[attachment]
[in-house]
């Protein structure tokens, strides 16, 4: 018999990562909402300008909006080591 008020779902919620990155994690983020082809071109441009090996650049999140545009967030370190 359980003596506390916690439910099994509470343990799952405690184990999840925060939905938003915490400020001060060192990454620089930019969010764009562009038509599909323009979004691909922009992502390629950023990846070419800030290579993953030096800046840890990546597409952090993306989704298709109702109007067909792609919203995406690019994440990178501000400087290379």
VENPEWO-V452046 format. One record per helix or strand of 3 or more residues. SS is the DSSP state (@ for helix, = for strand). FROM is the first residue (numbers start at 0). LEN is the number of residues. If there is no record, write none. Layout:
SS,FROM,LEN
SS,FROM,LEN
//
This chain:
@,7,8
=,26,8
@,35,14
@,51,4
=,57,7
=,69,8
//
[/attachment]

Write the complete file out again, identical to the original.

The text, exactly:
[in-house]
């Protein structure tokens, strides 16, 4: 018999990562909402300008909006080591 008020779902919620990155994690983020082809071109441009090996650049999140545009967030370190 359980003596506390916690439910099994509470343990799952405690184990999840925060939905938003915490400020001060060192990454620089930019969010764009562009038509599909323009979004691909922009992502390629950023990846070419800030290579993953030096800046840890990546597409952090993306989704298709109702109007067909792609919203995406690019994440990178501000400087290379």
VENPEWO-V452046 format. One record per helix or strand of 3 or more residues. SS is the DSSP state (@ for helix, = for strand). FROM is the first residue (numbers start at 0). LEN is the number of residues. If there is no record, write none. Layout:
SS,FROM,LEN
SS,FROM,LEN
//
This chain:
@,7,8
=,26,8
@,35,14
@,51,4
=,57,7
=,69,8
//